Far more frequently than most people realize, a criminal conviction depends predominantly on the definition of a word or phrase, or on the interpretation of that word or phrase, in the statute under which the defendant was charged. Such was the case in
State v. Frederick, 291 Neb. 243, that made its way all the way to the Nebraska Supreme Court in an attempt to define the term “public highway” found in the state’s statute which prohibits an individual from operating a motor vehicle with a suspended or revoked license while on a public highway. The defendant in the case at hand lost his driving privileges because of a conviction for driving under the influence and was subsequently arrested while driving a vehicle in a Walmart parking lot.
The issue for the defendant was whether or not the Walmart parking lot is a “ public highway ” or not; however, the Court effectively avoided that question by focusing on which statute applied to the case instead. According to the decision handed down by the Nebraska Supreme Court the parking lot does not have to qualify as a “public highway” for the defendant to be found guilty because the statute applies to “privately owned parking lots open to the public” as well as to public highways.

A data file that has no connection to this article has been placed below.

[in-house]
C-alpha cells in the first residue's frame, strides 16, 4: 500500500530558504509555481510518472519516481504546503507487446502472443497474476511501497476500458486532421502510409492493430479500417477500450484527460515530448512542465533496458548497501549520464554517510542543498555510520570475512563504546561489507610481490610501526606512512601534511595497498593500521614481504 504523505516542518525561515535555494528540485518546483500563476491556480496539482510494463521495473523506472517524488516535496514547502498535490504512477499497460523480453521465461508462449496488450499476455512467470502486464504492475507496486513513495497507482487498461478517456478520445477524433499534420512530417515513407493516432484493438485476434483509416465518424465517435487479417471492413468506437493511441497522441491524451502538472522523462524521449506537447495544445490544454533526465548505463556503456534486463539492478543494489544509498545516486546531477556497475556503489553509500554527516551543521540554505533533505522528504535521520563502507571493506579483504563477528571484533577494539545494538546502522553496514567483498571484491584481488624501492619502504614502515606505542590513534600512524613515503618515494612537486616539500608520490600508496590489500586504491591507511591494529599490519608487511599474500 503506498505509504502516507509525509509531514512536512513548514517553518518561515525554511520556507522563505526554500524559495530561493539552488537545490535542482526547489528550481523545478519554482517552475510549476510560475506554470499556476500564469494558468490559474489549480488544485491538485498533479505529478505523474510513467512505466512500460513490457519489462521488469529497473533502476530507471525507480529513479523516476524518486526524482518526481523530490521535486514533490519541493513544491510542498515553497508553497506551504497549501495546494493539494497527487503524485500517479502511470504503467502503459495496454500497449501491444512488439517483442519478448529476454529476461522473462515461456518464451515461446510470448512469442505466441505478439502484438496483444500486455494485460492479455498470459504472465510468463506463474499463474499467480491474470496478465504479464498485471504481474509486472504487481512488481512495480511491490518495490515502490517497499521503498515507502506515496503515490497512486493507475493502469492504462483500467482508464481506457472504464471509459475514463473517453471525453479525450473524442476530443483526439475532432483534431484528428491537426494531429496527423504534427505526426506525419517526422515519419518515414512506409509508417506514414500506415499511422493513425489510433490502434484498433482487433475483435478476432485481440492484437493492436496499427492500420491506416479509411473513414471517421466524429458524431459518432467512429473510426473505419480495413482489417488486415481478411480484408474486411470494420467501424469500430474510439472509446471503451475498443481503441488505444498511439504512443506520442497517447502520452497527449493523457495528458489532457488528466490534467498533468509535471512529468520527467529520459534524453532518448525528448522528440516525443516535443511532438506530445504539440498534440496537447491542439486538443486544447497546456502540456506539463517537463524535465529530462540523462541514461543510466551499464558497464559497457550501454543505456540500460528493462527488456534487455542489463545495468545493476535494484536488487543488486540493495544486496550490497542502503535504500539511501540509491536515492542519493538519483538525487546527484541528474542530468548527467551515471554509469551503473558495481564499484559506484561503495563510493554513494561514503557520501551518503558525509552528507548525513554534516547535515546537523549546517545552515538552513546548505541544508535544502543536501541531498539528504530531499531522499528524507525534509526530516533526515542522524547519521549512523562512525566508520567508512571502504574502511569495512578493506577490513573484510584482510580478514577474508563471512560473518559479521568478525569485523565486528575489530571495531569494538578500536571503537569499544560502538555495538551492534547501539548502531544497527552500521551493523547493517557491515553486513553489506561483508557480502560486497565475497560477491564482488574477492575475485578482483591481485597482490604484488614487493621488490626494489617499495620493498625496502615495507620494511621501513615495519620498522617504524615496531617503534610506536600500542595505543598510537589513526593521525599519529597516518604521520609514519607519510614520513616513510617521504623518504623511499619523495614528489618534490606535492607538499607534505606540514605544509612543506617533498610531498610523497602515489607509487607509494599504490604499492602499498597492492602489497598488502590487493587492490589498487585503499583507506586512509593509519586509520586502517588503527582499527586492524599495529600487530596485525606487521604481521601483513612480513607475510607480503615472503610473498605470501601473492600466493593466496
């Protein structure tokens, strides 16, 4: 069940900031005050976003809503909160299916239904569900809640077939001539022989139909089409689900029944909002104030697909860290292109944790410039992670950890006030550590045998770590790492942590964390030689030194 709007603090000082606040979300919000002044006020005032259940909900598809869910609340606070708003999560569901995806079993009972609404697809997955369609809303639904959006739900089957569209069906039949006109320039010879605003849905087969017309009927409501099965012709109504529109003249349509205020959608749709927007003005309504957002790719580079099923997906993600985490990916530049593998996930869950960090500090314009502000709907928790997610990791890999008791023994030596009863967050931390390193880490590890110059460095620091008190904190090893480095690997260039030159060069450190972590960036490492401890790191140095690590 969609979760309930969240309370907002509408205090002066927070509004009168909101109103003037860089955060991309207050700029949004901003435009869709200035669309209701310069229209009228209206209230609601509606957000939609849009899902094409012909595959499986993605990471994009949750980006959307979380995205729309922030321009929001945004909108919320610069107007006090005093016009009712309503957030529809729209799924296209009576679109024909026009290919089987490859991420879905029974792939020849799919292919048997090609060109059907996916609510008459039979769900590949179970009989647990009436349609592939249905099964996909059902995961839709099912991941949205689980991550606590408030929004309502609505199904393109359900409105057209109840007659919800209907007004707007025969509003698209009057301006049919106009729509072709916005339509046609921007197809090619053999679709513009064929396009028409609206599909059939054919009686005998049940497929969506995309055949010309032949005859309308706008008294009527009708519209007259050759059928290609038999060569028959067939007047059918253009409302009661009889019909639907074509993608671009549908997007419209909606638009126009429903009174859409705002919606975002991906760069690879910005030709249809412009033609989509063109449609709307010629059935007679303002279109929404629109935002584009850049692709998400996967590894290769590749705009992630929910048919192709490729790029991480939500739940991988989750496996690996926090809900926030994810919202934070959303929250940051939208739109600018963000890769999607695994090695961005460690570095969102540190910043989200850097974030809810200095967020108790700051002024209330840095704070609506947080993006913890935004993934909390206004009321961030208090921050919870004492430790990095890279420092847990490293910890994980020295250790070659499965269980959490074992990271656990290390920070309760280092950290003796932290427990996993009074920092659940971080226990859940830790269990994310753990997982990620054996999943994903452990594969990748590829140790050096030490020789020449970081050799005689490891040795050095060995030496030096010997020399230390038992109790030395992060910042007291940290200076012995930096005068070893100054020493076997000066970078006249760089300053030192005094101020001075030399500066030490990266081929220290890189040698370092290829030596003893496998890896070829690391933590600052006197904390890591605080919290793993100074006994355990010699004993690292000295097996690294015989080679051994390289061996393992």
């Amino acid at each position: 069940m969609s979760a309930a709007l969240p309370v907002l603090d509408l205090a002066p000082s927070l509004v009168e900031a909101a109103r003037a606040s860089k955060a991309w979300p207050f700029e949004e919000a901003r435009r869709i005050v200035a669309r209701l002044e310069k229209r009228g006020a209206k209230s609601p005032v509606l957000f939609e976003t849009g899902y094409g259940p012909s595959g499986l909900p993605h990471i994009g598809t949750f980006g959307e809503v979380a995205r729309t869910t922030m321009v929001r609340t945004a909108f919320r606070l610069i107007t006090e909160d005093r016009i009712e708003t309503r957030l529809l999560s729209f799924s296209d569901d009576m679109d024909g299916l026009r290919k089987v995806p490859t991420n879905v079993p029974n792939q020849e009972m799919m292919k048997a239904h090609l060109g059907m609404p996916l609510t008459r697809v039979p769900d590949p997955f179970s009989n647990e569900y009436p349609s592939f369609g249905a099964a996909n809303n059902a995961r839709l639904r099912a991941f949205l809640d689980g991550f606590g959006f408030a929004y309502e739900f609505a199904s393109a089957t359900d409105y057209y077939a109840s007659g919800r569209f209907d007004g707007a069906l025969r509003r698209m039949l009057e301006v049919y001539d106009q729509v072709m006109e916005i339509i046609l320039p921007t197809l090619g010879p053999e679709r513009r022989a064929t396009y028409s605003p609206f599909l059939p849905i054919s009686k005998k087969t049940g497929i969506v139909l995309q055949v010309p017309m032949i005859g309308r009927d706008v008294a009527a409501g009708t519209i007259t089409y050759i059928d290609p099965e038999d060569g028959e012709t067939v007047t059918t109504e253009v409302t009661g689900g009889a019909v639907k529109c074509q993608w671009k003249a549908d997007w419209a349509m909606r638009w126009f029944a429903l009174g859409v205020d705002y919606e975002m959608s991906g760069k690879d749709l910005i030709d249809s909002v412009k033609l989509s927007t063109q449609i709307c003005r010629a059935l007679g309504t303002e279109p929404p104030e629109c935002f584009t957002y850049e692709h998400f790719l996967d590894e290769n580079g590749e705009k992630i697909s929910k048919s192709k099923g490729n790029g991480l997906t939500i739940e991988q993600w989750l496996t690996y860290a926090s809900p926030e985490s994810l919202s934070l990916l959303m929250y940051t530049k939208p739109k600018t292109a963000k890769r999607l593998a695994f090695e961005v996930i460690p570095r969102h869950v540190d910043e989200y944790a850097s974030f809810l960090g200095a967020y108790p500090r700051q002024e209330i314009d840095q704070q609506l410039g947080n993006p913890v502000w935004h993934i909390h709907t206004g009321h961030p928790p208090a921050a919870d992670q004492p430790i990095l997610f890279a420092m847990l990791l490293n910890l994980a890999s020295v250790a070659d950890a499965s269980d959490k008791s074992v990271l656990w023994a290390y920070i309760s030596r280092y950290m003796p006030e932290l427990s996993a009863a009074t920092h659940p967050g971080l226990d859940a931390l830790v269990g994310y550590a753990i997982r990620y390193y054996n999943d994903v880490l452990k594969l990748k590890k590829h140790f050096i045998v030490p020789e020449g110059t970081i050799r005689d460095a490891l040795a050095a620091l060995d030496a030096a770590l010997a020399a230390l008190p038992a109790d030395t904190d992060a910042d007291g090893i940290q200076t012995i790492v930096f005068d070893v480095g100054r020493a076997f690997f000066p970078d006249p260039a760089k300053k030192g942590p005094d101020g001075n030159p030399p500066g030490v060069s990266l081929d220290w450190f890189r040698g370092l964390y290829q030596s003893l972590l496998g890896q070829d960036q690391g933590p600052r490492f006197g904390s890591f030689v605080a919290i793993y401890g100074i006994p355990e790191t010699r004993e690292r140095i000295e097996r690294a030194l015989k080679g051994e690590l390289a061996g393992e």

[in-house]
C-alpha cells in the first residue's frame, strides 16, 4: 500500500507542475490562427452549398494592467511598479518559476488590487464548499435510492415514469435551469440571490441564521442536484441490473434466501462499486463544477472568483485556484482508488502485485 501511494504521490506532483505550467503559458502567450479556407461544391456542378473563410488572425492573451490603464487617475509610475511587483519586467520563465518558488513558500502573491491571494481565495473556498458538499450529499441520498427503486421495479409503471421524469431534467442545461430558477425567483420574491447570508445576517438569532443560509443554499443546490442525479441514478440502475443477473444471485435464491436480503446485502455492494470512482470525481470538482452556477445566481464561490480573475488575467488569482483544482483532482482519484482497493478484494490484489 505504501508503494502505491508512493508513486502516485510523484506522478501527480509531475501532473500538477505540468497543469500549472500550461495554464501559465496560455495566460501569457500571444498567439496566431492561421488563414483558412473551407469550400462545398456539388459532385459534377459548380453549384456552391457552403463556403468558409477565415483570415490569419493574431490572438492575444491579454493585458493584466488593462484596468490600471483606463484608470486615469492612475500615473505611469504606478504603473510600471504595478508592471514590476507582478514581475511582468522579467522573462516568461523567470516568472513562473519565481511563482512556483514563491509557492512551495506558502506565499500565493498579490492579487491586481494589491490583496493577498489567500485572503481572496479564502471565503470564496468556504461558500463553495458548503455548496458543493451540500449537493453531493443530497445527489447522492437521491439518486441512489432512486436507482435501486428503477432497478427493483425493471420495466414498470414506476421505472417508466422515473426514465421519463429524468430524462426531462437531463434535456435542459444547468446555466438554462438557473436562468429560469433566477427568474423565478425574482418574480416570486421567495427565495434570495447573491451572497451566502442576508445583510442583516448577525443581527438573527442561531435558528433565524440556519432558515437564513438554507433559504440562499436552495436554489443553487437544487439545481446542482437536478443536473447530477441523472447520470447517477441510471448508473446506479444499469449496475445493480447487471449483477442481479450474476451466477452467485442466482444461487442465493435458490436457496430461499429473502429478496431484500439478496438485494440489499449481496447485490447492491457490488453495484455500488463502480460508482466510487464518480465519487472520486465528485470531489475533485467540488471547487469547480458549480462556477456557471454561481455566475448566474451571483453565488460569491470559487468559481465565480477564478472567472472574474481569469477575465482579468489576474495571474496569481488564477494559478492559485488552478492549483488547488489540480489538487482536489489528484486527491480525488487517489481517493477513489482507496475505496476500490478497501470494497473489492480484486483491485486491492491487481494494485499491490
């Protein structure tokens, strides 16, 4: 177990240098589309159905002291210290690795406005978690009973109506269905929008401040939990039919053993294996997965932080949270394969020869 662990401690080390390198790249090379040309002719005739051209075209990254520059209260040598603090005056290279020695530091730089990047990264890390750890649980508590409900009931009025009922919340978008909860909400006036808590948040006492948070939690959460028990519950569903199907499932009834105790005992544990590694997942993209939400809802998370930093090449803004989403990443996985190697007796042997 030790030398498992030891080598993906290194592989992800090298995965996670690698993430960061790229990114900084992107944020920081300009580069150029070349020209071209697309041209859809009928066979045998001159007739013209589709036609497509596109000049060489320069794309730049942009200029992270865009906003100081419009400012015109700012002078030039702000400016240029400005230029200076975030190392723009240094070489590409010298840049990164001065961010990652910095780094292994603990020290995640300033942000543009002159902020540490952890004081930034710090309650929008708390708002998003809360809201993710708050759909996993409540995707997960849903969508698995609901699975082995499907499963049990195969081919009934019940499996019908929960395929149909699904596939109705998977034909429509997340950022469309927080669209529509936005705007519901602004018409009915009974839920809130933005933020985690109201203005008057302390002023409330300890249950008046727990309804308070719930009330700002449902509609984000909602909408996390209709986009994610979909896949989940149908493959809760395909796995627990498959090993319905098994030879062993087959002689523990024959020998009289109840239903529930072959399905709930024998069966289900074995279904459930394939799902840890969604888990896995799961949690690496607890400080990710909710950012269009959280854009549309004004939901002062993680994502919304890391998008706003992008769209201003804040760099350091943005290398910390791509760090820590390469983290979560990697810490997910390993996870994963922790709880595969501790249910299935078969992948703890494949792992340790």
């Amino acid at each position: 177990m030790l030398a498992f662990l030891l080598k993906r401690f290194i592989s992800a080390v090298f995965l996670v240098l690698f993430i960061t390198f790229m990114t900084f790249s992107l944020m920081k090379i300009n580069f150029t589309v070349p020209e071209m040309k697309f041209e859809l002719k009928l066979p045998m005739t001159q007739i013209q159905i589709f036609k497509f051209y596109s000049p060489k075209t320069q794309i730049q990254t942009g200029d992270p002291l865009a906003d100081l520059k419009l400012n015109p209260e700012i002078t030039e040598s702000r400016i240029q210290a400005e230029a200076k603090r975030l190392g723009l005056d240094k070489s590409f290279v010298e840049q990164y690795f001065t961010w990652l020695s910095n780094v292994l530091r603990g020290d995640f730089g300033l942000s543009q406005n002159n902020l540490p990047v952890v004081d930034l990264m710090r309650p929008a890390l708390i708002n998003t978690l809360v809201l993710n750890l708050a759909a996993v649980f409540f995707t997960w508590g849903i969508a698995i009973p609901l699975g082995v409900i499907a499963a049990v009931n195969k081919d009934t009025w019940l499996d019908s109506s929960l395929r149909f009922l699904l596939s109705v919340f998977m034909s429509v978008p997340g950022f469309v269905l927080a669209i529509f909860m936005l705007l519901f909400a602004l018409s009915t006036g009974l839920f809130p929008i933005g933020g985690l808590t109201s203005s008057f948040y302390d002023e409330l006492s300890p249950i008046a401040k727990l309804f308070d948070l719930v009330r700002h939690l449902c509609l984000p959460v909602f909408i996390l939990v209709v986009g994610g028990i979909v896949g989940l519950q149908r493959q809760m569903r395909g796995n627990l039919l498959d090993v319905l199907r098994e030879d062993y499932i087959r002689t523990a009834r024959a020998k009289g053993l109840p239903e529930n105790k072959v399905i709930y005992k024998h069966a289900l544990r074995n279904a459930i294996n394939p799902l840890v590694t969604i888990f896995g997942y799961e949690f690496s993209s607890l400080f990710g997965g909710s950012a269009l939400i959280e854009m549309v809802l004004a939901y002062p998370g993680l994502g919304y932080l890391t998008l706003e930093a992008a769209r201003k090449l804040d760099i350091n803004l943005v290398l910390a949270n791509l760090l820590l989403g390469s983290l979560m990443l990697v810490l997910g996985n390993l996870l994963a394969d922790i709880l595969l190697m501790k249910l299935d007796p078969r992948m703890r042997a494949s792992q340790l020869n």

The defendant, Benjamin Frederick, was arrested back in December of 2012 and charged with driving while his license was revoked. Frederick’s driving privileges were revoked until July of 2013 as a result of a conviction for driving under the influence, or DUI. The defendant argued that Nebraska Code Section 60-4,186 prohibits driving a vehicle on a “public highway” with a revoked license; however, the Walmart parking lot was not a public highway and, therefore, he was not guilty of the offense with which he was charged. Frederick was actually charged under Nebraska Code Section 60-4, 108 which reads as follows:
Ultimately, the court did not need to declare the Walmart parking lot to be a public highway in order to affirm Fredericks’s conviction. Justice Michael McCormack, writing for the High Court, explained the Court’s decision by saying: